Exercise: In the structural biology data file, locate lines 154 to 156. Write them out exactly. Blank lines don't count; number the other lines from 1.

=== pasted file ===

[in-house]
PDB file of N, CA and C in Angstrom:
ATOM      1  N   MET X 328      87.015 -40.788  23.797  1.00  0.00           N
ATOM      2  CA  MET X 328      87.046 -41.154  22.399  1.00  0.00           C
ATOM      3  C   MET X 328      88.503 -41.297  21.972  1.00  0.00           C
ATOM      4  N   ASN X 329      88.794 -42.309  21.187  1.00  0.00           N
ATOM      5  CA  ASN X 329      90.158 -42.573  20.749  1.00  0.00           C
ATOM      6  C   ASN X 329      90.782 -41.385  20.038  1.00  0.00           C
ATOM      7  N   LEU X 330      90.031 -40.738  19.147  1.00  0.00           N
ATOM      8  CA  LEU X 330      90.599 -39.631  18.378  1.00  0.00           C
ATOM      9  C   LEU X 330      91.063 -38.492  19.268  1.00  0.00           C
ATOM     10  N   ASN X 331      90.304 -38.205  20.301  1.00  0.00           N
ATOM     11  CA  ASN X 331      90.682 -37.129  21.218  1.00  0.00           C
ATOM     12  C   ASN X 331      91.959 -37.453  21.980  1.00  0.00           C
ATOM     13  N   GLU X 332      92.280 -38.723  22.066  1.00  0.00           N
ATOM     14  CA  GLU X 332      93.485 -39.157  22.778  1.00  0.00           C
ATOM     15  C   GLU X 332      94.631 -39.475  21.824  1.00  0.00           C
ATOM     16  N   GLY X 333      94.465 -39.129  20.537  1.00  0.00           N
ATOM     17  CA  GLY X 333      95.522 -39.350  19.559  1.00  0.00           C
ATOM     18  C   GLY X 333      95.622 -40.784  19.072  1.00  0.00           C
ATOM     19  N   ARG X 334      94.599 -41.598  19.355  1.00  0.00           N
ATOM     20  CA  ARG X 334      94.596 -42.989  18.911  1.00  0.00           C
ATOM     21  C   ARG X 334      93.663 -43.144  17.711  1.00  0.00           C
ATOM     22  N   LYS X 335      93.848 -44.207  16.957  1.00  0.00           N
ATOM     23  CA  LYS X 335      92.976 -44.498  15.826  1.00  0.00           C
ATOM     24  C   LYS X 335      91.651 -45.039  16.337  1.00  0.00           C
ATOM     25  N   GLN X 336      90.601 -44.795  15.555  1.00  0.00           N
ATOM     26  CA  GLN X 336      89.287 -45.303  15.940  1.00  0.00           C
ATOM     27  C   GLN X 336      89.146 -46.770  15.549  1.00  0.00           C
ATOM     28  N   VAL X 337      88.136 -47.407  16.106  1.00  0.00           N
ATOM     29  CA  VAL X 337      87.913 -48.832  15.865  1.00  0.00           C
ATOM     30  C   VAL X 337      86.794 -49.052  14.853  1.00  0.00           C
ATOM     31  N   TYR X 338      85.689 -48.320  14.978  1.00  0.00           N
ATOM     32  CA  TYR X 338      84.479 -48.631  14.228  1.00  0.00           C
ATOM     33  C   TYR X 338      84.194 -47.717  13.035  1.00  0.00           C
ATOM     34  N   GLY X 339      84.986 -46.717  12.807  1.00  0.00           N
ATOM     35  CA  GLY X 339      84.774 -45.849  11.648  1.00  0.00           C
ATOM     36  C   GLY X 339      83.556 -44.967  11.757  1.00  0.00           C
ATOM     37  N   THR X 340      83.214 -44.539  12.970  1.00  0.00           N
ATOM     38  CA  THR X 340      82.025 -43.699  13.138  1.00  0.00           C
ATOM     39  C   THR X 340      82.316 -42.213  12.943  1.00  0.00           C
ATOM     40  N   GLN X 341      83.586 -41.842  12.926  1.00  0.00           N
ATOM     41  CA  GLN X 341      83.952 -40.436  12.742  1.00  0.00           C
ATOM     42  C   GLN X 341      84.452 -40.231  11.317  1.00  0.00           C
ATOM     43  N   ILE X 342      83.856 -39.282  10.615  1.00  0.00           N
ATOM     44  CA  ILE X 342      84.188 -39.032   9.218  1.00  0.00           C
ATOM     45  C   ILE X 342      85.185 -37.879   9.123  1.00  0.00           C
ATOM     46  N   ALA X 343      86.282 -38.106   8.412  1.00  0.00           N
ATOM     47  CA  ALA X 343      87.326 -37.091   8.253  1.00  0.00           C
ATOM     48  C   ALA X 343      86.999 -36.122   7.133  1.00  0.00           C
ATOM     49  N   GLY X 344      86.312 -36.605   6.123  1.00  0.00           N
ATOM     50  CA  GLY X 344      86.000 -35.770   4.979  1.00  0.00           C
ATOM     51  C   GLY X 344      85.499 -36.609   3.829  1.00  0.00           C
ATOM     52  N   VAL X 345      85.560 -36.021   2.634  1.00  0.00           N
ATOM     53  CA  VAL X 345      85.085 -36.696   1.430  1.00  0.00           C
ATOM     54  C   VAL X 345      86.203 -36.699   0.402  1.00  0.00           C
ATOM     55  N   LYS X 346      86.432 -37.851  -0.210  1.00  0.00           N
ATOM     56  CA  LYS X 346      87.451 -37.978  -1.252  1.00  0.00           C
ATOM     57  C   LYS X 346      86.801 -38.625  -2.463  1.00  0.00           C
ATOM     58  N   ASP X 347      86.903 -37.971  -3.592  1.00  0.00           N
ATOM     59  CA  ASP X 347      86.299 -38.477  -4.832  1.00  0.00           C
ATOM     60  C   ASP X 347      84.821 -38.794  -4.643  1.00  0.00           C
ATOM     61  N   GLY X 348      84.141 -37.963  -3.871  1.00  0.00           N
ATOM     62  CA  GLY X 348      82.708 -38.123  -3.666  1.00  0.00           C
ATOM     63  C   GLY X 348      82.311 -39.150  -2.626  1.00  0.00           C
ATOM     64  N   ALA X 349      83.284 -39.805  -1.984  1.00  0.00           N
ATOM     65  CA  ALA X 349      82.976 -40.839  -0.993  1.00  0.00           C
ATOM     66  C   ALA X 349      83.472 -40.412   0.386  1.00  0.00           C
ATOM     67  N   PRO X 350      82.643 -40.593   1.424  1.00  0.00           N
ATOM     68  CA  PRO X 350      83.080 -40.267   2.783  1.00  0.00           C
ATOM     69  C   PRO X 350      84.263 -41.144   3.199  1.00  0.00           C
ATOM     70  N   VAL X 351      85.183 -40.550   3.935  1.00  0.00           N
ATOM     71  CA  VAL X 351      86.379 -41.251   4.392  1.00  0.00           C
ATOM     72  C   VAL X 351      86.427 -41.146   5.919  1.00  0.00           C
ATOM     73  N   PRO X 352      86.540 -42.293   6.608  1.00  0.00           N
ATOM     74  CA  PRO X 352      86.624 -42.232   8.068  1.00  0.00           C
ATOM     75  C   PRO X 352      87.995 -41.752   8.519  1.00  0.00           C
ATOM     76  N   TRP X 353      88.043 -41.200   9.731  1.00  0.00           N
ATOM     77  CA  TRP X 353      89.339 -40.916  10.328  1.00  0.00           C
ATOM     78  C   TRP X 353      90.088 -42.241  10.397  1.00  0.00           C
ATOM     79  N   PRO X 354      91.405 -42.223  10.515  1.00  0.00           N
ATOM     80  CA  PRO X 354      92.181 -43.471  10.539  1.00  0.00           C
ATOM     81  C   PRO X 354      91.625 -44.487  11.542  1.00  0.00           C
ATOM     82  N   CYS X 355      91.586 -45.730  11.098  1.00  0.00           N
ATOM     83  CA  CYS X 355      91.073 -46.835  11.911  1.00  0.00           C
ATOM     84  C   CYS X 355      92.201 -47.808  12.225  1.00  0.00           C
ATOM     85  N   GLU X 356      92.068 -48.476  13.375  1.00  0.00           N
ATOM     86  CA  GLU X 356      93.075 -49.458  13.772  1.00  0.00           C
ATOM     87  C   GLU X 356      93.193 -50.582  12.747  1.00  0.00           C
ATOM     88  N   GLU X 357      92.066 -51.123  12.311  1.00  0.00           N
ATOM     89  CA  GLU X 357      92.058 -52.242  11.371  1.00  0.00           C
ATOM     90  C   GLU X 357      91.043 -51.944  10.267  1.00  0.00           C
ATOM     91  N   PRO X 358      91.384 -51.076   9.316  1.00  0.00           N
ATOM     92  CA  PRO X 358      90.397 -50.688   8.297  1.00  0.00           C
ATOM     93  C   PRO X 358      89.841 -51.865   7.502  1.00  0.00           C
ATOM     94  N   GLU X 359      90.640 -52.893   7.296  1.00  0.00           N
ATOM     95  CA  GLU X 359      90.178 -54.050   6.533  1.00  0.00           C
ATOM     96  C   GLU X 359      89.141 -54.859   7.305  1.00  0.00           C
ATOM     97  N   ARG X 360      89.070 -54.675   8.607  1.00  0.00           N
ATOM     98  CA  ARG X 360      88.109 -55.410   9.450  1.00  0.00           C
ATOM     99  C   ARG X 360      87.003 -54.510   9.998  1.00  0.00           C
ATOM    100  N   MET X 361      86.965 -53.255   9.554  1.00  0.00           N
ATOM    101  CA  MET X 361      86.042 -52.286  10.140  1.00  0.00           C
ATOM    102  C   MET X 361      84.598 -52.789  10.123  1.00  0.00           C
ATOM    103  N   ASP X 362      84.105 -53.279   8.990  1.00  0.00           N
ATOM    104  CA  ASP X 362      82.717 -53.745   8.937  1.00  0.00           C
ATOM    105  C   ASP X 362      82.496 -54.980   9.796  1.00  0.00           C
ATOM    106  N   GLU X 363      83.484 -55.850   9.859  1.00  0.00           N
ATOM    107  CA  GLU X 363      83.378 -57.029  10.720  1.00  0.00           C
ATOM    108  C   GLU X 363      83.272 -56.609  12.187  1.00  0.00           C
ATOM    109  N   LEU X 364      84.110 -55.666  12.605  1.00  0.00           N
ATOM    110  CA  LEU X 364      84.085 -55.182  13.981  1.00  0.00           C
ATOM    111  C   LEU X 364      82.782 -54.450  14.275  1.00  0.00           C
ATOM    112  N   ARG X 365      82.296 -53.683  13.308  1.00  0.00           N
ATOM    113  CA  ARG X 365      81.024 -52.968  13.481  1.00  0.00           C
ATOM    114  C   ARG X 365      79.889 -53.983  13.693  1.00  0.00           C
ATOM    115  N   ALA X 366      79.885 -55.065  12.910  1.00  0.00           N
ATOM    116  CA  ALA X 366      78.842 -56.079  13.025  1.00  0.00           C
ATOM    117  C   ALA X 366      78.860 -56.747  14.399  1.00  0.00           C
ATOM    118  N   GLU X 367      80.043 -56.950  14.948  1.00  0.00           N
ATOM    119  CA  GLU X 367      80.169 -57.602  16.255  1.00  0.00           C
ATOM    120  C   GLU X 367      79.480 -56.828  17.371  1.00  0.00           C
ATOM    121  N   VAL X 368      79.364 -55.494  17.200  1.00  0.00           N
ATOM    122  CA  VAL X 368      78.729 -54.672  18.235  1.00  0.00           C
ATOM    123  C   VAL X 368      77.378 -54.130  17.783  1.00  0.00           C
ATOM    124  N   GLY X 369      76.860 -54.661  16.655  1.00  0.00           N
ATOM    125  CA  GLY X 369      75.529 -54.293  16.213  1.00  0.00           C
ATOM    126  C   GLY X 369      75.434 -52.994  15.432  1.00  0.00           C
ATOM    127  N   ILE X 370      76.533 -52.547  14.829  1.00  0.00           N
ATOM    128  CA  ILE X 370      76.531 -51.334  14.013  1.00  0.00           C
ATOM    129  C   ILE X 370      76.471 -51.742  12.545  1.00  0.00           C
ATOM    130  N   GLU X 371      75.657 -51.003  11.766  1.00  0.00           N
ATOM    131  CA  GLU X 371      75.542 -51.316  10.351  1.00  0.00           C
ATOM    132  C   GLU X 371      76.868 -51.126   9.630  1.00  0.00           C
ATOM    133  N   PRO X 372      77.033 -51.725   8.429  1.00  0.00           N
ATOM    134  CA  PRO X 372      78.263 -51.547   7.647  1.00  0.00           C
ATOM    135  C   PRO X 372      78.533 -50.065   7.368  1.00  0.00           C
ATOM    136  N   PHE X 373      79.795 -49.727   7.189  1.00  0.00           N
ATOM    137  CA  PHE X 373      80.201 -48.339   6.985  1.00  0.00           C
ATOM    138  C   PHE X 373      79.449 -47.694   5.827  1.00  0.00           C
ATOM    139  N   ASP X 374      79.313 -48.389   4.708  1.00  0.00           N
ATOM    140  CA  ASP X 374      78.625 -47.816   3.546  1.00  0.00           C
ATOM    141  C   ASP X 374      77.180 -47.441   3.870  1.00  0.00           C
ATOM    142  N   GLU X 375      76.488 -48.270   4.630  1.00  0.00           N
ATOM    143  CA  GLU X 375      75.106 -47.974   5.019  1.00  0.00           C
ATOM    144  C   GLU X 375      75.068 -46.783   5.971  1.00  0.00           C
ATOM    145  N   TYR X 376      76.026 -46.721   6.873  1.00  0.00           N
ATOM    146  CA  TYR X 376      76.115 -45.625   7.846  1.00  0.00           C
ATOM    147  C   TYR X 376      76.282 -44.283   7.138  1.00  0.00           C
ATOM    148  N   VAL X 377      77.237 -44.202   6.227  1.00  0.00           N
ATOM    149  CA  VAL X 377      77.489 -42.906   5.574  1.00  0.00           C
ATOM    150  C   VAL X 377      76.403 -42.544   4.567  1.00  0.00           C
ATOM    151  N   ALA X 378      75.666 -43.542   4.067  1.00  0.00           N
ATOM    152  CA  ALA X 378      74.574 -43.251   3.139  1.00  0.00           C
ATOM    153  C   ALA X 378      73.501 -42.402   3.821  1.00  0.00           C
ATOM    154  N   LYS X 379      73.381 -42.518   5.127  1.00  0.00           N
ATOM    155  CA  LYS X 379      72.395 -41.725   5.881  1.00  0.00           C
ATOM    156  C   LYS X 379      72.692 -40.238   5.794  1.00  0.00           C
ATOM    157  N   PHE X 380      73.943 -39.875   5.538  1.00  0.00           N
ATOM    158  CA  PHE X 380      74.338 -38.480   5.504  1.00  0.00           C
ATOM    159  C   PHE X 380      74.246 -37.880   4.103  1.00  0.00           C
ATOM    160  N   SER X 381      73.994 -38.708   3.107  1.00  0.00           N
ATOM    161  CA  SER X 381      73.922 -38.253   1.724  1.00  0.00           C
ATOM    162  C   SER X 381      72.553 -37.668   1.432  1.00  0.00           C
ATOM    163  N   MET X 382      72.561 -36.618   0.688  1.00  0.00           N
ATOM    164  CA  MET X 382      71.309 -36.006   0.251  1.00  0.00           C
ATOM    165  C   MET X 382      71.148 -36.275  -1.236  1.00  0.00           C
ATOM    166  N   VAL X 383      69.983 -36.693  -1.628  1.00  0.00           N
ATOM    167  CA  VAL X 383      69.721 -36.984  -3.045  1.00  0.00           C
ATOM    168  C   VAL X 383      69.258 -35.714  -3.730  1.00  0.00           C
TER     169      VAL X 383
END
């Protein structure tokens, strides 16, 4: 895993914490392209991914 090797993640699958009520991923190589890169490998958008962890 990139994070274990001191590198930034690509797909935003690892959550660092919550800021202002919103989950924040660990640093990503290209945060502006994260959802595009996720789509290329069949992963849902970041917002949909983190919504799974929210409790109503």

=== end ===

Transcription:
ATOM    152  CA  ALA X 378      74.574 -43.251   3.139  1.00  0.00           C
ATOM    153  C   ALA X 378      73.501 -42.402   3.821  1.00  0.00           C
ATOM    154  N   LYS X 379      73.381 -42.518   5.127  1.00  0.00           N